Both my website's domain name (https://example.com) and its IP address (https://123.456.789.012/) show up in Google search results. I use Let's Encrypt, who don't allow SSL certificates for bare IP addresses, so I can't get a certificate for the latter. If I understand correctly, this means that I can't set up a redirect to the correct domain name.

How can I handle this situation?

  • You dont have to worry about your IP address. IT is handled automatically by their browser by interrogating the DNSs. Dec 21, 2022 at 11:29
  • @RohitGupta I mean that when I google some keywords, https://123.456.789.012/ (example) shows up as a google search results. If someone clicks the result, they're given a simple "invalid certificate" error, since my SSL certificate is only valid for example.com, not for the bare IP address.
    – Anna
    Dec 21, 2022 at 11:34
  • Is this a new site ? Perhaps the update has not percolated through the DNSs Dec 21, 2022 at 11:36
  • @RohitGupta The website is two years old, and DNS records have not changed since then.
    – Anna
    Dec 21, 2022 at 11:37

3 Answers 3



IP addresses rank from time to time in Google.

This is normally a mixture of a) a miss-configured server that exposes the IP address to Google in the first place and b) a miss-configured website that does not redirect the user and bot back to the correct version.

For Google, the IP is a new host and the bot is eager to crawl all that new content. I have even seen it happen to large websites.

Redirect & https

If I understand correctly, this means that I can't set up a redirect to the correct domain name.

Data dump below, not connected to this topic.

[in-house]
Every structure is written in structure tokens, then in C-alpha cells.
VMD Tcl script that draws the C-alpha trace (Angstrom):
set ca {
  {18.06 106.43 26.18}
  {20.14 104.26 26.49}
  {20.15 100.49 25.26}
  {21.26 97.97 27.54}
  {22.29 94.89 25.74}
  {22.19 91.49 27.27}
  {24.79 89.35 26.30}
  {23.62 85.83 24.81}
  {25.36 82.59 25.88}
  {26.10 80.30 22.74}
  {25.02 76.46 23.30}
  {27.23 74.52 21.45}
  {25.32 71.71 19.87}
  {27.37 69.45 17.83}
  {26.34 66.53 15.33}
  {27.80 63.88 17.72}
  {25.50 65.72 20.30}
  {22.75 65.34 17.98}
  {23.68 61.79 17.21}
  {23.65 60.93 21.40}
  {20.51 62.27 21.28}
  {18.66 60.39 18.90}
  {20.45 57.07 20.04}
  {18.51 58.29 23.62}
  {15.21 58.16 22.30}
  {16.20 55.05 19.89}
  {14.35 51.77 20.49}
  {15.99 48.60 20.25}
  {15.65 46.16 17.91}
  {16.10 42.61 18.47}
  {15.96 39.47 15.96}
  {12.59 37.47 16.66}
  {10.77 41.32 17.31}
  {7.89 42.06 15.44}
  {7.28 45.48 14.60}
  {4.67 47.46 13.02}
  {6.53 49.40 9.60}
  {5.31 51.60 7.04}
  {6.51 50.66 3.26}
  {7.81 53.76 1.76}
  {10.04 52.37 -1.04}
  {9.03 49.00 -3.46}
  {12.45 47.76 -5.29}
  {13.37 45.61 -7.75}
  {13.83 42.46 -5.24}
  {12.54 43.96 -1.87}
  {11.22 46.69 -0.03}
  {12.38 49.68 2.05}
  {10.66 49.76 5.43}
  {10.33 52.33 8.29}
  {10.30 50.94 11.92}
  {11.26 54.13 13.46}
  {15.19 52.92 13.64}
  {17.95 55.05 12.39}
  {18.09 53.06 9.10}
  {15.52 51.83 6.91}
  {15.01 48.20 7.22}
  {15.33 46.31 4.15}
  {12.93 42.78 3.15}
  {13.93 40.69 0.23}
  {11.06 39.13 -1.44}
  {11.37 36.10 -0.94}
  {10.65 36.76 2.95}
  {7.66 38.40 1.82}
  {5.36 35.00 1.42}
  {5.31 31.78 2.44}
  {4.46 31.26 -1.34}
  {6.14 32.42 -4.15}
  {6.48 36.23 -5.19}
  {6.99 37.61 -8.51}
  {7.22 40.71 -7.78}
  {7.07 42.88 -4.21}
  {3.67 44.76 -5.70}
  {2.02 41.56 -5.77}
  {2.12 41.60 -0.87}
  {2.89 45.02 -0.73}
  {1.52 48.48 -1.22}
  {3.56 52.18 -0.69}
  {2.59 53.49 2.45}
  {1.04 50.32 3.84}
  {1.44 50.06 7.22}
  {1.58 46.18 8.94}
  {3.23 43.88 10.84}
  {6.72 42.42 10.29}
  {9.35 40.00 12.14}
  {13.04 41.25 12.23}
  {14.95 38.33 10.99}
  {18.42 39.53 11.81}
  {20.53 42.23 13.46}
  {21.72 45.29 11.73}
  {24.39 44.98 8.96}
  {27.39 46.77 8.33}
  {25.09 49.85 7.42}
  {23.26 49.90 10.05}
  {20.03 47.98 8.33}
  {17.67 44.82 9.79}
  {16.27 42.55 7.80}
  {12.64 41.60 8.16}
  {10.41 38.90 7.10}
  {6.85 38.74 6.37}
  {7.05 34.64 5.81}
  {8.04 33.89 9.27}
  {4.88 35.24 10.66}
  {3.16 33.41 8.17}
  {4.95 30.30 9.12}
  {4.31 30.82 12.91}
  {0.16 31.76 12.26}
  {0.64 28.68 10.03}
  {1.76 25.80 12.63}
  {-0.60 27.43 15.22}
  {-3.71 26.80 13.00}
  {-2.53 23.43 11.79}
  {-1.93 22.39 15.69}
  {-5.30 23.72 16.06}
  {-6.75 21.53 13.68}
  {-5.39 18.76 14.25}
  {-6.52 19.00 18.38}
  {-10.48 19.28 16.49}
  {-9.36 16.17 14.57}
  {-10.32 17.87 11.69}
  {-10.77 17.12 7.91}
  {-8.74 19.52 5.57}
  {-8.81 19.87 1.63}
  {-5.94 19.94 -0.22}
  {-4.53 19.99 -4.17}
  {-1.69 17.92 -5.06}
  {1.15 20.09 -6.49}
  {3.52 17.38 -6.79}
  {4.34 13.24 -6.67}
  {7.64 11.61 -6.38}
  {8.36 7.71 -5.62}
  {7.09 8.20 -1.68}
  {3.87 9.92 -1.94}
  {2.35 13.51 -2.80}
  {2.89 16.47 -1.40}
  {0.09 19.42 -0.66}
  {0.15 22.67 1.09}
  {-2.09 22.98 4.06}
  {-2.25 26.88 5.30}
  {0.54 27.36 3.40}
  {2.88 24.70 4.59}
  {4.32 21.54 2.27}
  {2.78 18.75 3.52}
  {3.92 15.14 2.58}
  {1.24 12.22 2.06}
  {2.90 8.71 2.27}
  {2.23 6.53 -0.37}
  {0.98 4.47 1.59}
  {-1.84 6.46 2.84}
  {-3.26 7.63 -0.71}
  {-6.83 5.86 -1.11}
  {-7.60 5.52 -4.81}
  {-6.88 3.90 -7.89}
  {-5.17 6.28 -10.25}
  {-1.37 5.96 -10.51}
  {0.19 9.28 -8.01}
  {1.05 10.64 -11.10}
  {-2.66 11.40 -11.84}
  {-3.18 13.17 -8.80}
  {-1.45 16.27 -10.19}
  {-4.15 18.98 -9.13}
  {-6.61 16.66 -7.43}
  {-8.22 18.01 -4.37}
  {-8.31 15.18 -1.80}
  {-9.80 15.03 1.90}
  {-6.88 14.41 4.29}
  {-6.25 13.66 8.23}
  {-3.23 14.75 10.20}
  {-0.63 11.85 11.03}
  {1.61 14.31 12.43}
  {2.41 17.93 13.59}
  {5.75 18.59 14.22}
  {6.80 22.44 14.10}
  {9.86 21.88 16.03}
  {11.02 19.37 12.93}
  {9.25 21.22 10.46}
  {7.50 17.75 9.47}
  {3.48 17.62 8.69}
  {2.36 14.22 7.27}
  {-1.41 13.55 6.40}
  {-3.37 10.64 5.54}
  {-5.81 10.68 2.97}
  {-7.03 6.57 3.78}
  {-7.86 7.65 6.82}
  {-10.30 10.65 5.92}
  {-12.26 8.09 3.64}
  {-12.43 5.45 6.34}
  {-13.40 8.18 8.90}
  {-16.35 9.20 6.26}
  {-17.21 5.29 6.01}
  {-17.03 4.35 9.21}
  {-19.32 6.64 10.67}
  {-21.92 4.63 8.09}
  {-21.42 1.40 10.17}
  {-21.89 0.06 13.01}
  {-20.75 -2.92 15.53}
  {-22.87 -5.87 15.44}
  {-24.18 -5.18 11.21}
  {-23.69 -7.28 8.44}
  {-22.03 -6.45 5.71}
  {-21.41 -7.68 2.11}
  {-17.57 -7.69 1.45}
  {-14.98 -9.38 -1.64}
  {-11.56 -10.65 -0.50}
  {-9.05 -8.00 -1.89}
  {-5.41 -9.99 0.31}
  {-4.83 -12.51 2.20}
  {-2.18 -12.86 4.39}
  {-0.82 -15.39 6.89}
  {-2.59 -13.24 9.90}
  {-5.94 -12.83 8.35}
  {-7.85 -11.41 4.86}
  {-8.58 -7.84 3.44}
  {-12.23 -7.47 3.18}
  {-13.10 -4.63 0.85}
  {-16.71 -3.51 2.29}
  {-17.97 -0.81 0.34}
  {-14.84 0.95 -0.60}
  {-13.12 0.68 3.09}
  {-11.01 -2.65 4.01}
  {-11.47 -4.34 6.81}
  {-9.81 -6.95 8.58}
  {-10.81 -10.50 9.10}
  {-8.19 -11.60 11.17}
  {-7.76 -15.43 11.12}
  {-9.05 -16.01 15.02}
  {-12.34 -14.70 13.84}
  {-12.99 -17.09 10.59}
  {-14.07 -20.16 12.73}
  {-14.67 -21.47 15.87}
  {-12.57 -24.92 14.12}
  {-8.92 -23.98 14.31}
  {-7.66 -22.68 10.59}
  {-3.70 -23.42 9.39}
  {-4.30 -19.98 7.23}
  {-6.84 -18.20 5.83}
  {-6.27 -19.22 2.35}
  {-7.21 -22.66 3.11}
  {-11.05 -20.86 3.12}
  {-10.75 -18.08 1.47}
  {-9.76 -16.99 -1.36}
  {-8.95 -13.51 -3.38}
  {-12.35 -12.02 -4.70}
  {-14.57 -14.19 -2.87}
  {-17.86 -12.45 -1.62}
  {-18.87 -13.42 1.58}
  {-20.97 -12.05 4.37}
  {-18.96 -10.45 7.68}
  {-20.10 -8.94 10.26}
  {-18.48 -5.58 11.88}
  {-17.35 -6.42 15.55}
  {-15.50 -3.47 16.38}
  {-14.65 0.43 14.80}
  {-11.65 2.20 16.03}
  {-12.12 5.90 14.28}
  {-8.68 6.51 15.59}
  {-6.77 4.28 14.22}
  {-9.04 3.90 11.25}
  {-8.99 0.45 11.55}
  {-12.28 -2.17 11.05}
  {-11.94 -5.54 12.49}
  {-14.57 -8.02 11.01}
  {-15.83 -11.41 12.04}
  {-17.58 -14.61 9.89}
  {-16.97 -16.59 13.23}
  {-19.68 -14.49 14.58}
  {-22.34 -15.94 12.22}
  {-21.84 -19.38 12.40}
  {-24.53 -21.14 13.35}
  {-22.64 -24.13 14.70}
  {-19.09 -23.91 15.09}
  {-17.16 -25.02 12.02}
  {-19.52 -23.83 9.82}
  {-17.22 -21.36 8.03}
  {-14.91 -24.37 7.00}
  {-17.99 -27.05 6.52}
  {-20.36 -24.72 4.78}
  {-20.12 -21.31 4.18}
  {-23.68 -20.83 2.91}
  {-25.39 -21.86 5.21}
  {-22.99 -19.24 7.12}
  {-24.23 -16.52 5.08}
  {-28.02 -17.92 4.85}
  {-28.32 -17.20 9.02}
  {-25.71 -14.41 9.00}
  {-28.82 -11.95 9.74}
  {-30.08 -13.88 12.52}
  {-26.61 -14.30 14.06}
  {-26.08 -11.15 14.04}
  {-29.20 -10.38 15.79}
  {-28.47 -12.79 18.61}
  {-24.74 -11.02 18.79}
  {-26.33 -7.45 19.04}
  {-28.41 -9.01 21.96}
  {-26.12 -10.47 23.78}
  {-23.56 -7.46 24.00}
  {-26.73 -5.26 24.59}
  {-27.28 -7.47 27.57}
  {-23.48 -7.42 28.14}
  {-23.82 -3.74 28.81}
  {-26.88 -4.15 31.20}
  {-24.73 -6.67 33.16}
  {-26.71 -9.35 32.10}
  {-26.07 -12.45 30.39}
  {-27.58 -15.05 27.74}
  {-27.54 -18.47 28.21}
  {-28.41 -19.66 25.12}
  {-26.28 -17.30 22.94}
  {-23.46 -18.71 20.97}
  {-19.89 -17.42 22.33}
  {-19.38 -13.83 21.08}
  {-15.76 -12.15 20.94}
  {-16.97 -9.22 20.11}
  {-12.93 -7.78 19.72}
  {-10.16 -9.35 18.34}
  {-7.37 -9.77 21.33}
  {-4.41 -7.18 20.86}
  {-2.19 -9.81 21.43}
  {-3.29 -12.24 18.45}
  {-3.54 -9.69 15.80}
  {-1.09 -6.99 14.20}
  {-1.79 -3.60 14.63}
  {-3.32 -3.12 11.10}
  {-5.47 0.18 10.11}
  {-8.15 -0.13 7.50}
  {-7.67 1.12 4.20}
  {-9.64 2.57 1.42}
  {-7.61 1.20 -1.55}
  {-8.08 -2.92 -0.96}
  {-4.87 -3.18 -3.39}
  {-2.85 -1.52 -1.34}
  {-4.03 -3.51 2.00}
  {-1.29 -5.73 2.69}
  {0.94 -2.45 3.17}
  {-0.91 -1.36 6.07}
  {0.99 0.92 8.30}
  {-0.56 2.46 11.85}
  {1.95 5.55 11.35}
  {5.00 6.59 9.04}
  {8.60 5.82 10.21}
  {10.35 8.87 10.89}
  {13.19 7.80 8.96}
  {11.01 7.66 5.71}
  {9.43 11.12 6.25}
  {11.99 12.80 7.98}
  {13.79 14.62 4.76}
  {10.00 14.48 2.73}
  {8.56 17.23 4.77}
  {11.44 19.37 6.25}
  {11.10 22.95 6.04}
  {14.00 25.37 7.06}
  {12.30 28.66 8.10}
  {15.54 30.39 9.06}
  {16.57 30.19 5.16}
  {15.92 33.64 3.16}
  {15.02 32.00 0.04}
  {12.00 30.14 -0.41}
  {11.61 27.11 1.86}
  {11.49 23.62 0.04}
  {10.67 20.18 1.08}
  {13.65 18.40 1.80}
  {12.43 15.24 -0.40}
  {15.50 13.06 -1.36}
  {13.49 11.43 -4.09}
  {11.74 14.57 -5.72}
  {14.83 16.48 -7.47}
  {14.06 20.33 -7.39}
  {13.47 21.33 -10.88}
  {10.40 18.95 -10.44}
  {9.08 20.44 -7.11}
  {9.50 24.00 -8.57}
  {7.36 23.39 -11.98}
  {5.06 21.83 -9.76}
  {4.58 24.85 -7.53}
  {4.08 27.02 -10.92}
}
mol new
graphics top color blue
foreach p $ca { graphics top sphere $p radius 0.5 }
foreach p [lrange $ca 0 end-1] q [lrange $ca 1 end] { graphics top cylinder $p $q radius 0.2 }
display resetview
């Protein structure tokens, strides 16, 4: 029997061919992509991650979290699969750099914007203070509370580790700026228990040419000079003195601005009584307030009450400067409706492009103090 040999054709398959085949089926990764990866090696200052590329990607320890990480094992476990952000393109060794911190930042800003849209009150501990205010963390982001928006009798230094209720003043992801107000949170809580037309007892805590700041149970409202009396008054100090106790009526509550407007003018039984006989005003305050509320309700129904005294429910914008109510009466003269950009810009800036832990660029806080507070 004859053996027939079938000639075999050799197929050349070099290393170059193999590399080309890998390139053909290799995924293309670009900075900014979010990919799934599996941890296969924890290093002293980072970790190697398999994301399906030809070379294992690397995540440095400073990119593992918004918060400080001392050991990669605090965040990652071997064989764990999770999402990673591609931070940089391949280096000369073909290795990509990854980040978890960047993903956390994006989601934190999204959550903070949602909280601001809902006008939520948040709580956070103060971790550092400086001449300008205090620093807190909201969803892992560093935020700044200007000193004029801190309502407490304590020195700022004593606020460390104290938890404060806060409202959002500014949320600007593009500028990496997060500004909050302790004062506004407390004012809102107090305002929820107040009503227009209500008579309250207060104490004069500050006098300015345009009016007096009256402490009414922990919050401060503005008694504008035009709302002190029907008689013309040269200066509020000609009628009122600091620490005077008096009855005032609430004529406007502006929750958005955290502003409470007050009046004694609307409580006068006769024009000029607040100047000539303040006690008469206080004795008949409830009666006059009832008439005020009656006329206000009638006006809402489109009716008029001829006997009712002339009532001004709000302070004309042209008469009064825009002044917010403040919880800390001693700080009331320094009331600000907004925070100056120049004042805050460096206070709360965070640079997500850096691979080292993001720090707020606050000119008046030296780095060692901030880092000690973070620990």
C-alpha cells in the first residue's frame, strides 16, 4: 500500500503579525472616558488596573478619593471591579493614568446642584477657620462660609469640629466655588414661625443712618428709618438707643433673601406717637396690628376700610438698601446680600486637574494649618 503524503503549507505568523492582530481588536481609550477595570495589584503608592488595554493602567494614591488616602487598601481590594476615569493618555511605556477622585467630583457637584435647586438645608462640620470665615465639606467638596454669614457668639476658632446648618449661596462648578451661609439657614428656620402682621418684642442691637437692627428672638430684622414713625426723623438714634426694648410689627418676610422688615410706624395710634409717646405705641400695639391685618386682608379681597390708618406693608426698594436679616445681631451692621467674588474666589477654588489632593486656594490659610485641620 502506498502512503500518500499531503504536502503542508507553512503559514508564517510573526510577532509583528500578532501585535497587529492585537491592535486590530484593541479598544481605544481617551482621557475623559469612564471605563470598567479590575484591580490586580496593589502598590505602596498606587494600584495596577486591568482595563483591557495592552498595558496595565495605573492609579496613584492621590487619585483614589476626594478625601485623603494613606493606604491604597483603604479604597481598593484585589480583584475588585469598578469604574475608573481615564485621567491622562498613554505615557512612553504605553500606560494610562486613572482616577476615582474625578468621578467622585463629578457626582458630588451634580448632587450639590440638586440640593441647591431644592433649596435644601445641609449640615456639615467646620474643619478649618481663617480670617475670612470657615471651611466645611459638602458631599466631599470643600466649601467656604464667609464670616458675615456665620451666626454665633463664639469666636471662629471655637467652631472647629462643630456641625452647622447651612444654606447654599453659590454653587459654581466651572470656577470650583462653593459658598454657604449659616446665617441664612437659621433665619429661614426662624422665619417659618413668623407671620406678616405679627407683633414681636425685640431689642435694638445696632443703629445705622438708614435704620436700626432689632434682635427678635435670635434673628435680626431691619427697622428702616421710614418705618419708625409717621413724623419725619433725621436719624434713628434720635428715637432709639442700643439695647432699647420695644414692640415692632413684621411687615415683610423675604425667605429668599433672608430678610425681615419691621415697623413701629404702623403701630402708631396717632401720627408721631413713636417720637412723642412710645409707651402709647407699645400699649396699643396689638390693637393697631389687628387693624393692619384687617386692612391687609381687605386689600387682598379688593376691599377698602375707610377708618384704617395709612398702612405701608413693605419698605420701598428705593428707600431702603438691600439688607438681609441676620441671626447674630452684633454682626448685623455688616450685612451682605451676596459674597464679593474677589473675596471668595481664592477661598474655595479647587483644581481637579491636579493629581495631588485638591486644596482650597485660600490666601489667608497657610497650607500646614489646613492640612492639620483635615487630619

I am not sure what you mean. You can redirect from http://123.456.789.012/page.html to https://www.example.com/page.html

Both cross-domain redirects and http-to-https redirects are very normal things.

What makes you think you cannot set-up a redirect without https on the origin host?

How can I handle this situation?

There are a couple of things you should do to end this situation and prevent it from ever happening again.

Here is what you do:

Measure 1: use absolute links instead of relative links.

Never link to /page1.html (relative) but rather always link to https://www.example.com/page1.html (absolute).

This way, if the bot ever reaches a page like http://123.456.789.012/page.html all the internal links will point to the correct version. If you use relative links, once Google has found a wrong host, it will crawl your whole site on the wrong host.

In this case, the wrong host is the IP address. It could also be an http version, a non-www version, something caused by your CDN, something caused by a caching system, or something else.

Measure 2: use self-referencing canonical

Add a self-referencing canonical to every page. Make it an absolute link.

This way, whenever the bot crawls http://123.456.789.012/page.htm it sees a canonical pointing to https://www.example.com/page.html

Measure 3: remove links to the IP address

Check the following parts of your website for links to the IP address:

  • All internal links
  • All header links like href-lang, canonical tags, etc.
  • All resource loading like CSS, JS, images, etc.
  • XML sitemaps

If you find one, replace it with the correct link!

Measure 4: implement a host redirect via htaccess & mod_rewrite

On Apache webserver, you can use the htaccess and mod_rewrite to check for the host and redirect if it is the wrong one. On other webservers, there are equivalent solutions.

Basically, you need to check if the current http_host is https://www.example.com and if not, redirect the user/bot to https://www.example.com.

The code should be something like this. It goes into your .htaccess file:

RewriteCond "%{HTTP_HOST}"   "!^www\.example\.com" [NC]
RewriteCond "%{HTTP_HOST}"   "!^$"
RewriteRule "^/?(.*)"        "http://www.example.com/$1" [L,R,NE]

If you set this up properly, you actually do not need any of the other measures mentioned above. But they make sense as fallbacks if this approach ever breaks.